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New to PCB - Help?

  1. Jul 26, 2010 #1
    Hey All,

    I am glad to be a part of this Forum. I am brand new to PCB design and I am working on a project related to PCB designing and manufacturing. At present we have free software's available which helps in PCB designing. Can anyone suggest me which is the best software available for designing PCBs. Information on this would be appreciated. Thanks.
     
  2. jcsd
  3. Jul 26, 2010 #2

    berkeman

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    Staff: Mentor

    Eagle is a popular introductory package. What software are you using for the schematic capture? It's best if the PCB layout software is coupled with the [STRIKE]PCB layout[/STRIKE] schematic capture software. Is the circuit digital, analog, or mixed-signal?
     
    Last edited: Jul 26, 2010
  4. Jul 26, 2010 #3
    My preference:
    Pads PCB & Power Logic where cost is not a major consideration.
    DipTrace where cost is a major consideration. (DipTrace is also easier to use than Pads for simpler PCB's)
     
  5. Jul 26, 2010 #4
    Eagle's GUI nearly drove me to suicide. However it is the only free, full-service program that I could find. Even though it costs a bit more to produce and has other limitations, for small boards and proto-type quantities I skurried back to http://www.expresspcb.com/ with my tail between my legs. Their free software is blindingly simple (in comparison to Eagle), but it has no auto-routing (which I found useless in Eagle anyway, but didn't really try to use) and ties you into using their production facility and prices.
     
  6. Jul 26, 2010 #5

    berkeman

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    Staff: Mentor

    Yeah, I guess I should have qualified my post by saying that I only used Eagle to view a schematic that I was working with (from another designer outside my company). I haven't used their tools, but could believe that they are hard to work with.
     
  7. Jul 26, 2010 #6
    I've found Eagle to produce suicidal tendencies as well. I'm currently using Ultiboard in conjunction with Multisim and have a good amount of success. Its very intuitive to use but lacks in the library department. Fortunately parts are very easy to make and use spice models for simulation. There's lots of good programs out there though. Proteus is popular along with OrCad and Altium Designer. I would recommend just downloading the evaluation versions and seeing which one feels best and is in your price range.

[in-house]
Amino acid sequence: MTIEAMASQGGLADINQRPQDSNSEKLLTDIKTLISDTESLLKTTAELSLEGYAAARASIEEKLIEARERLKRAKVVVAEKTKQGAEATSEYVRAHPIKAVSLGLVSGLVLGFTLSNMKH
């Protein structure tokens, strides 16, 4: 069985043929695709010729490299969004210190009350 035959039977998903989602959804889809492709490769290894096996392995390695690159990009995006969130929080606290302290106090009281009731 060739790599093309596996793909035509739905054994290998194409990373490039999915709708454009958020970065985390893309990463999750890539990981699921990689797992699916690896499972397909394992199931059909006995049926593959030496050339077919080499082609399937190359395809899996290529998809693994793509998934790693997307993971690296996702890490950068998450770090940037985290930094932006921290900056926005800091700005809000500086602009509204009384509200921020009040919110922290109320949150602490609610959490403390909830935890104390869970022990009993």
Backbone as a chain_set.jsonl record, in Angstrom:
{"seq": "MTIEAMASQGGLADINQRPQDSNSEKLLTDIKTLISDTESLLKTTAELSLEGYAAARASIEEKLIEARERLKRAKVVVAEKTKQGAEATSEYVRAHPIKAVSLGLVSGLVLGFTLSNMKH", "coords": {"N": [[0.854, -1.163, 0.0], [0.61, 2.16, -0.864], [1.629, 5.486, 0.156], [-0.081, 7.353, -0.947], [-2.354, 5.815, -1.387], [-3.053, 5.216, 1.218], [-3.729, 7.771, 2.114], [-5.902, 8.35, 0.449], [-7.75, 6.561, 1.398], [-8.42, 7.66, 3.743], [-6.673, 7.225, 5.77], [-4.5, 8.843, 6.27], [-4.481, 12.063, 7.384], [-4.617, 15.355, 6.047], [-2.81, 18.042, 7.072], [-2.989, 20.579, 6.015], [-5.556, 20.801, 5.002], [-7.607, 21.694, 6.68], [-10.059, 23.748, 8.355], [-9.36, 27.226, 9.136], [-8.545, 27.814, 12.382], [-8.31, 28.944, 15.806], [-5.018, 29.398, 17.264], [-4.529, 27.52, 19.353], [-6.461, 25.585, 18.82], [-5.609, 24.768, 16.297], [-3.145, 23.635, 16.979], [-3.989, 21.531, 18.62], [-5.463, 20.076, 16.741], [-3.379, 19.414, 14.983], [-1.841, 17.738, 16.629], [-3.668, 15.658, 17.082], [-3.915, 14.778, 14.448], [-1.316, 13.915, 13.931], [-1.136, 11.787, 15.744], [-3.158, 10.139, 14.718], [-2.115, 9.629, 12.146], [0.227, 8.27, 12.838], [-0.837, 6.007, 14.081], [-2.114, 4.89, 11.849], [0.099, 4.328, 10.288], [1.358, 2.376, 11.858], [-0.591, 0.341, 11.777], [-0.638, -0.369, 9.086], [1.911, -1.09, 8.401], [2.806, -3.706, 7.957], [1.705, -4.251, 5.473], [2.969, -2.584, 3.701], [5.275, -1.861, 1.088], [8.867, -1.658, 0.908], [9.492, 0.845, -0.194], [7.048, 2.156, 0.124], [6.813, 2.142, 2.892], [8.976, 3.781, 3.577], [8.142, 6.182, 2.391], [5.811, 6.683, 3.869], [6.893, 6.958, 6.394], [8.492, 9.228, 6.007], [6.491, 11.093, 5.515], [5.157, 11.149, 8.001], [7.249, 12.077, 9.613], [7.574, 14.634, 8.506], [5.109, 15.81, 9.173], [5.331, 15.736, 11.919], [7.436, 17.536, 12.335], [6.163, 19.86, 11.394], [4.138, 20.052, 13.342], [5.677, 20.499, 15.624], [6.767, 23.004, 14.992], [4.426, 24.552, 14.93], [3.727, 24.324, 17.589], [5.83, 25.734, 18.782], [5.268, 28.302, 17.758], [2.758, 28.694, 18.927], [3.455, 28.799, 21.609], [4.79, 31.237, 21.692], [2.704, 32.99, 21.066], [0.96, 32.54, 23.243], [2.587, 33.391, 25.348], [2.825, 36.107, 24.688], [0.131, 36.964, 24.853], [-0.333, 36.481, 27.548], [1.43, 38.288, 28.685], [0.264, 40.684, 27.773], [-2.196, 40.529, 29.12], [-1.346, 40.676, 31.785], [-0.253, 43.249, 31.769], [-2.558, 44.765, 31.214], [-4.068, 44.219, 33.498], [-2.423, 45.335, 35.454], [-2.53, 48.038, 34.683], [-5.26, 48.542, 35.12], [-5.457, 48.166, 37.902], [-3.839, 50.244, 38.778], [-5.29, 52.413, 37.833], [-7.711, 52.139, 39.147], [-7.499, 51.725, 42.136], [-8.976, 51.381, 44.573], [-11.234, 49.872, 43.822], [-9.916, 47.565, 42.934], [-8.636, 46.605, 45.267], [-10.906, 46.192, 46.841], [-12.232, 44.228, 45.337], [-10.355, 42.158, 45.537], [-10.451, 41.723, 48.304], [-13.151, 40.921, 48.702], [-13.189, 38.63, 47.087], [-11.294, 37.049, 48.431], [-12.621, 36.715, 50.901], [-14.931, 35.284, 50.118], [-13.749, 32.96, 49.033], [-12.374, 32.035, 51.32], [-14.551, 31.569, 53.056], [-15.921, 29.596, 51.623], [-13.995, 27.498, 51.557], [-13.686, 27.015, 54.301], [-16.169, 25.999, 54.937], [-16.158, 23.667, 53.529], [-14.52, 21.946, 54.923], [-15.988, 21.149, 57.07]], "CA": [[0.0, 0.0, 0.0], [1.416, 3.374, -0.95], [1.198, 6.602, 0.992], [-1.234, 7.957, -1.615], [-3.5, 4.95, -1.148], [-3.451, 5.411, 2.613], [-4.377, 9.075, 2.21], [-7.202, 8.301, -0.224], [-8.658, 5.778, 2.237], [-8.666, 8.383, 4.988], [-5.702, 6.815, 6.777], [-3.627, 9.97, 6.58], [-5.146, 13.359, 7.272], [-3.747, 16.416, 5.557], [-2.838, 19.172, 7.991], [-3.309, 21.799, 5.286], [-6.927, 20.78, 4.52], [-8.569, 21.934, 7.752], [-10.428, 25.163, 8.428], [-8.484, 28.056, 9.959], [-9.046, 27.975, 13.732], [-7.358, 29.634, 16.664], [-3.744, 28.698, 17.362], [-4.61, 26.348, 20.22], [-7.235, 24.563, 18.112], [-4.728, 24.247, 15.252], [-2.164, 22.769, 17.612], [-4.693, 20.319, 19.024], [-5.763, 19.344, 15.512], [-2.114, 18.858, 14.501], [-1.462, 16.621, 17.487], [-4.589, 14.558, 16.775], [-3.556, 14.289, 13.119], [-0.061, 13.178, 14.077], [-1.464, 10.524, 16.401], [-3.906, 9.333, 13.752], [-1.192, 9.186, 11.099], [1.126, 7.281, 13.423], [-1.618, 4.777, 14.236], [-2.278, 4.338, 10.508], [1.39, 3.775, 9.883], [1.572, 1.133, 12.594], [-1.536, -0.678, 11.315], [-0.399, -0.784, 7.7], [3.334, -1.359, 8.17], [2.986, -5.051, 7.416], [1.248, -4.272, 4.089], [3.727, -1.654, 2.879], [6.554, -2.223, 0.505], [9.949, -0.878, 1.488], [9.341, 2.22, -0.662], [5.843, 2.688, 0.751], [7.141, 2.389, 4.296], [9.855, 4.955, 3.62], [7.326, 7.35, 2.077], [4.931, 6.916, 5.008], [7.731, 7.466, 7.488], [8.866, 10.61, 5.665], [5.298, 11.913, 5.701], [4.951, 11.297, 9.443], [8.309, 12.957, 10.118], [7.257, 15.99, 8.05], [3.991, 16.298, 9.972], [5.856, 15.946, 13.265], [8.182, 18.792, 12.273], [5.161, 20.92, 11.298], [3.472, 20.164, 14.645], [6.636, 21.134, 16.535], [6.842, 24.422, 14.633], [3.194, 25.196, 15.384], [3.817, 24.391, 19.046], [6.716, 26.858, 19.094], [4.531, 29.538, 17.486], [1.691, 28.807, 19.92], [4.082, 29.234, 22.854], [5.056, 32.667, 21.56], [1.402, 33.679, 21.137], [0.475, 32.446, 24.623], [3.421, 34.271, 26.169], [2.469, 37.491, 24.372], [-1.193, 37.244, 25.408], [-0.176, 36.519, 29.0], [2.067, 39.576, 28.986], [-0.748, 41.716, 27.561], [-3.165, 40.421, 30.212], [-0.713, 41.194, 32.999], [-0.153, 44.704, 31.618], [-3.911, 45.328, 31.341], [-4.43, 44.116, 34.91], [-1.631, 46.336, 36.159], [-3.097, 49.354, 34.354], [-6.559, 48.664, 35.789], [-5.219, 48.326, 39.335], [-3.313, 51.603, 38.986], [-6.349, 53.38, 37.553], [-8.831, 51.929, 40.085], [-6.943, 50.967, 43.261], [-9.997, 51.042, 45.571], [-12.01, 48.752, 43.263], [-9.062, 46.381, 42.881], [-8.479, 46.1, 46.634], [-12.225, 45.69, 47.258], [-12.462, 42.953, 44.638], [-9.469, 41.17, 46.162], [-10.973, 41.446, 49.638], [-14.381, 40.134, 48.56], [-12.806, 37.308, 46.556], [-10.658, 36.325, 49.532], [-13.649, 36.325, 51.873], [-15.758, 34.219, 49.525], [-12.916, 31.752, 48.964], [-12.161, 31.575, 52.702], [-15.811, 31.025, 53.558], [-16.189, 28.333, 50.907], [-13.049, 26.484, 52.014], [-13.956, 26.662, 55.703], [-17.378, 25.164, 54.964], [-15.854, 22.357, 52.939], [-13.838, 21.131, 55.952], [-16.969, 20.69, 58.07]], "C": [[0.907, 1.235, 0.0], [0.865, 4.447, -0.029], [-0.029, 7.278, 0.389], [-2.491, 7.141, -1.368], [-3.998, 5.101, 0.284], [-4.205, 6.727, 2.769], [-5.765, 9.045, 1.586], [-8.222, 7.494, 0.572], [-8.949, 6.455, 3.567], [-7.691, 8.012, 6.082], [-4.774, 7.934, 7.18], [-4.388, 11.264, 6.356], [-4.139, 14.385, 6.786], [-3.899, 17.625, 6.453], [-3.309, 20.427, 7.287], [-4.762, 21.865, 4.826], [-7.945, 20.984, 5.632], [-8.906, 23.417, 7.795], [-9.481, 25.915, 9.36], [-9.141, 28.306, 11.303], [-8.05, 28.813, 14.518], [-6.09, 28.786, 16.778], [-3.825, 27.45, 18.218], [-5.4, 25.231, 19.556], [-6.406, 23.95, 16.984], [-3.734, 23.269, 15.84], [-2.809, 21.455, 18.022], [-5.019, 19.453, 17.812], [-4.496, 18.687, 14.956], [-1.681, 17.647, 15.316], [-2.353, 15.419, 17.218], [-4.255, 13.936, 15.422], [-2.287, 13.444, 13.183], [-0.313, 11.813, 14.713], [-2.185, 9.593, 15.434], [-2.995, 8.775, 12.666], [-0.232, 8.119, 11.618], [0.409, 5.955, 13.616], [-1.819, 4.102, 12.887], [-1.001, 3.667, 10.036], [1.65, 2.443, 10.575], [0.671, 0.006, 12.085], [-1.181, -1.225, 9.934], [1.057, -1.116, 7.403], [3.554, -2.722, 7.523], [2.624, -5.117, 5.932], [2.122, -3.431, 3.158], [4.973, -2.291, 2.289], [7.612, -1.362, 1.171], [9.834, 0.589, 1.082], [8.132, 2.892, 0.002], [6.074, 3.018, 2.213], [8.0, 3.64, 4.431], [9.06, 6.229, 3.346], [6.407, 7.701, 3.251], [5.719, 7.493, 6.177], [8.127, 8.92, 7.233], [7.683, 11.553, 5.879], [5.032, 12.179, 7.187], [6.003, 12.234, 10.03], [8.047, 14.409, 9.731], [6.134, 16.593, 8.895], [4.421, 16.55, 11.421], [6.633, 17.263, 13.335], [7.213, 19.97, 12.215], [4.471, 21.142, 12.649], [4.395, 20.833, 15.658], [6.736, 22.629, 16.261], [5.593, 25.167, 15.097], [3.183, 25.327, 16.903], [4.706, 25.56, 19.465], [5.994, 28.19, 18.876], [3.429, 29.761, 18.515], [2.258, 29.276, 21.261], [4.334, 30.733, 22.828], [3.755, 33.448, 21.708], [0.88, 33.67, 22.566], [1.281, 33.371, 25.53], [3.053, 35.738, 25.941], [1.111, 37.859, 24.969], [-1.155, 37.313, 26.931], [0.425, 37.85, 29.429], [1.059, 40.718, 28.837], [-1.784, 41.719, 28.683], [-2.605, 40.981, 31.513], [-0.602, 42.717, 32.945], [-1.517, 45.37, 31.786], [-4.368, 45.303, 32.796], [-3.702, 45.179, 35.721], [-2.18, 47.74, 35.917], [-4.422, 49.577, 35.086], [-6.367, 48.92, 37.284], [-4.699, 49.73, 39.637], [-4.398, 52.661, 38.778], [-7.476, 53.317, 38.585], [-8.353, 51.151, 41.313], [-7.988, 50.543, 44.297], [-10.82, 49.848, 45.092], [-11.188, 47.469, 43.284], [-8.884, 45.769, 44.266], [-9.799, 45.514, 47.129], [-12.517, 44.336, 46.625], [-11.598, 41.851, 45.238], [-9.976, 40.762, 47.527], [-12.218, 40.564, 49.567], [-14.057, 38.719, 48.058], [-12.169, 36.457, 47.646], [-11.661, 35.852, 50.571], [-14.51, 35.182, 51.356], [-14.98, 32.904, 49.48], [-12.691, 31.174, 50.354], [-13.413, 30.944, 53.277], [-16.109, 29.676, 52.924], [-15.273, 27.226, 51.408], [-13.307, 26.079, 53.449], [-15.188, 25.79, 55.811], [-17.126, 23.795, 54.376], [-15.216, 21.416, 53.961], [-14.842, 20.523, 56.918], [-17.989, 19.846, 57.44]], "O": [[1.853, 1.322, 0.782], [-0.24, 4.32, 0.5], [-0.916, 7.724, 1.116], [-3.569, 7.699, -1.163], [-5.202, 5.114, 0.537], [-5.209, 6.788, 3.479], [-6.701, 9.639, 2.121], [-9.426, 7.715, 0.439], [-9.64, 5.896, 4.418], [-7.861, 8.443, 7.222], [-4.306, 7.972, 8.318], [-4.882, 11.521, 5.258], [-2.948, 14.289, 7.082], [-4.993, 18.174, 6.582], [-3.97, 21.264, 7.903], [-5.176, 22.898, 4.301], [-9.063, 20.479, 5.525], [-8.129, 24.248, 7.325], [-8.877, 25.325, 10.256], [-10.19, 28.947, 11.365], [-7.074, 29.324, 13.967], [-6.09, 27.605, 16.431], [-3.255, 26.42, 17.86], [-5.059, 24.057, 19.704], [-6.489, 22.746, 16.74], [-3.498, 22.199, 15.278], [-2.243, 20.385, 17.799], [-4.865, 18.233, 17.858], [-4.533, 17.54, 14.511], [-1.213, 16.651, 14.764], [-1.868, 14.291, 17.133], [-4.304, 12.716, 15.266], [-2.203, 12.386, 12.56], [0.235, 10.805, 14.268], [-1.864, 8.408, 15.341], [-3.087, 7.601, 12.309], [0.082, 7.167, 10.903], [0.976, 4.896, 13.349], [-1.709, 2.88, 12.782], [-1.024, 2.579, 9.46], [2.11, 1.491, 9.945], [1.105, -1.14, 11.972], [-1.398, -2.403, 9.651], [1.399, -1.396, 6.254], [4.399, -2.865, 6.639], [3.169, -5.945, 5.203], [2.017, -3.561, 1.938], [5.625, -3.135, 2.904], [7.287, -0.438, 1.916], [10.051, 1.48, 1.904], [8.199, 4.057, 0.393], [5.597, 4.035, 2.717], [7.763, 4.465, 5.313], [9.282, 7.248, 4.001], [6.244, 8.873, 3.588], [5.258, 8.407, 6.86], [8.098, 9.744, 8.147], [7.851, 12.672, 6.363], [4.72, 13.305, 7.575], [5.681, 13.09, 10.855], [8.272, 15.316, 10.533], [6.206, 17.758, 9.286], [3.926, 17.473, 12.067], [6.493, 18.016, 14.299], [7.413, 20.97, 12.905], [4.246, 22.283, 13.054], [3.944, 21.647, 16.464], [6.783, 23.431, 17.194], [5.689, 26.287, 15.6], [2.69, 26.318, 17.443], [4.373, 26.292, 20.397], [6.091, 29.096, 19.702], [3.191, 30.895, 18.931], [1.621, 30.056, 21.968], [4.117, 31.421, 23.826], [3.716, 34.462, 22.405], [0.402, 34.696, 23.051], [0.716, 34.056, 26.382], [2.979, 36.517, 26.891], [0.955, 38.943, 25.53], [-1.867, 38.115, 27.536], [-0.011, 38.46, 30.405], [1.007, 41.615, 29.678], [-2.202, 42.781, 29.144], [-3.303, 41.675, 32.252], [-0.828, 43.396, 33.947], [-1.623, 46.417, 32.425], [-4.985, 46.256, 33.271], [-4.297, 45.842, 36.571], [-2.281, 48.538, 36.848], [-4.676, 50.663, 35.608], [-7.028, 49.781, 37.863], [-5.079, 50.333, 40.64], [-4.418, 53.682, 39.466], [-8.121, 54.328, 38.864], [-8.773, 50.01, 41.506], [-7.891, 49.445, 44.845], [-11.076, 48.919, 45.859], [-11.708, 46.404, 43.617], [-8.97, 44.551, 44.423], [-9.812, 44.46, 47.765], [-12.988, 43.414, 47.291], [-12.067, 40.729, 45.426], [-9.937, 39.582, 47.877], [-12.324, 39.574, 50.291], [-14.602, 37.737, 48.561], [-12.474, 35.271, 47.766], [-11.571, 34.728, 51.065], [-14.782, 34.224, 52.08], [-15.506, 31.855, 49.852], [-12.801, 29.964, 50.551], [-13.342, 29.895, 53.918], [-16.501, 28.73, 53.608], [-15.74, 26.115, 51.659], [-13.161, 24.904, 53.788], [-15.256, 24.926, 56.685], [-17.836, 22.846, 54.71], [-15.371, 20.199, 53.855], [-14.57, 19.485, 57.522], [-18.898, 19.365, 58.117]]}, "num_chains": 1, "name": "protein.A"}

:confused:
    Uhhh......?
     
  8. Jul 26, 2010 #7

    berkeman

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    Staff: Mentor

    Oopsies -- fixing that now. Thanks Topher.
     
  9. Jul 26, 2010 #8
    For layout, I use http://freepcb.com/" [Broken].

    Otto
     
    Last edited by a moderator: May 4, 2017
  10. Jul 28, 2010 #9
    DFM Methodology

    Thank you so much for your replies. It was really helpful. Recently I came across few articles on web regarding DFM (Design for Manufacturability) methodology which helps designers incorporate manufacturing knowledge during the initial design process, preventing design errors early in the design process and reducing the need for costly corrections later. Also one of my friends suggested me that we have free DFM software’s offered by few PCB manufacturers which is of great help to PCB designers. Ever heard of DFM methodology? Thanks much!
     
  11. Jul 28, 2010 #10

    berkeman

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    Staff: Mentor

    Re: DFM Methodology

    Yes, it is very common in the industry. Most companies will have DFM guidelines that are managed by the Manufacturing Engineering group. And Contract Manufacturers will have their own DFM binders that you can use in your design that they will be building for you.
     
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